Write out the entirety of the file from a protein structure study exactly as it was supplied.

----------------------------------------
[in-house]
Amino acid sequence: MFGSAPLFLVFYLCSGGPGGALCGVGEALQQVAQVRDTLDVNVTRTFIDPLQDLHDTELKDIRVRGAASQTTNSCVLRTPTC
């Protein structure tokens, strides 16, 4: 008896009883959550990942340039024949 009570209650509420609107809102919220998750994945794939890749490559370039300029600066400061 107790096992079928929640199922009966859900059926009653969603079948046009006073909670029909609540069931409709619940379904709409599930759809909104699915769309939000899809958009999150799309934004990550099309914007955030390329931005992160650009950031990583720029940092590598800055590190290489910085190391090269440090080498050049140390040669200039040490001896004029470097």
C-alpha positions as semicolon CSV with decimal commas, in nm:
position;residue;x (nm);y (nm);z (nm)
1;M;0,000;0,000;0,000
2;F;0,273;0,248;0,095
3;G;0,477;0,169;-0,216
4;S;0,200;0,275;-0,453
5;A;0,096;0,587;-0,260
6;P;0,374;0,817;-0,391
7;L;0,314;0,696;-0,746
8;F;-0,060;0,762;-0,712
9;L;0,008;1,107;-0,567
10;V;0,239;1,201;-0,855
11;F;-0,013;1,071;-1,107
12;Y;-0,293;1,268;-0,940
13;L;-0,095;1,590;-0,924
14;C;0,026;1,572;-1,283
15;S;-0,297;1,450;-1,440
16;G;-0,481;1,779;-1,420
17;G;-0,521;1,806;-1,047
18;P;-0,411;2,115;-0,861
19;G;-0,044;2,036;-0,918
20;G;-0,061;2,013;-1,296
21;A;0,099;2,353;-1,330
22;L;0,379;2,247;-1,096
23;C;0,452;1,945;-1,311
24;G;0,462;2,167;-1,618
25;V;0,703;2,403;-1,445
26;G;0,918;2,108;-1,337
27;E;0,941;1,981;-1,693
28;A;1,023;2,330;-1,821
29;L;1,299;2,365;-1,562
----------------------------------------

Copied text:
[in-house]
Amino acid sequence: MFGSAPLFLVFYLCSGGPGGALCGVGEALQQVAQVRDTLDVNVTRTFIDPLQDLHDTELKDIRVRGAASQTTNSCVLRTPTC
């Protein structure tokens, strides 16, 4: 008896009883959550990942340039024949 009570209650509420609107809102919220998750994945794939890749490559370039300029600066400061 107790096992079928929640199922009966859900059926009653969603079948046009006073909670029909609540069931409709619940379904709409599930759809909104699915769309939000899809958009999150799309934004990550099309914007955030390329931005992160650009950031990583720029940092590598800055590190290489910085190391090269440090080498050049140390040669200039040490001896004029470097």
C-alpha positions as semicolon CSV with decimal commas, in nm:
position;residue;x (nm);y (nm);z (nm)
1;M;0,000;0,000;0,000
2;F;0,273;0,248;0,095
3;G;0,477;0,169;-0,216
4;S;0,200;0,275;-0,453
5;A;0,096;0,587;-0,260
6;P;0,374;0,817;-0,391
7;L;0,314;0,696;-0,746
8;F;-0,060;0,762;-0,712
9;L;0,008;1,107;-0,567
10;V;0,239;1,201;-0,855
11;F;-0,013;1,071;-1,107
12;Y;-0,293;1,268;-0,940
13;L;-0,095;1,590;-0,924
14;C;0,026;1,572;-1,283
15;S;-0,297;1,450;-1,440
16;G;-0,481;1,779;-1,420
17;G;-0,521;1,806;-1,047
18;P;-0,411;2,115;-0,861
19;G;-0,044;2,036;-0,918
20;G;-0,061;2,013;-1,296
21;A;0,099;2,353;-1,330
22;L;0,379;2,247;-1,096
23;C;0,452;1,945;-1,311
24;G;0,462;2,167;-1,618
25;V;0,703;2,403;-1,445
26;G;0,918;2,108;-1,337
27;E;0,941;1,981;-1,693
28;A;1,023;2,330;-1,821
29;L;1,299;2,365;-1,562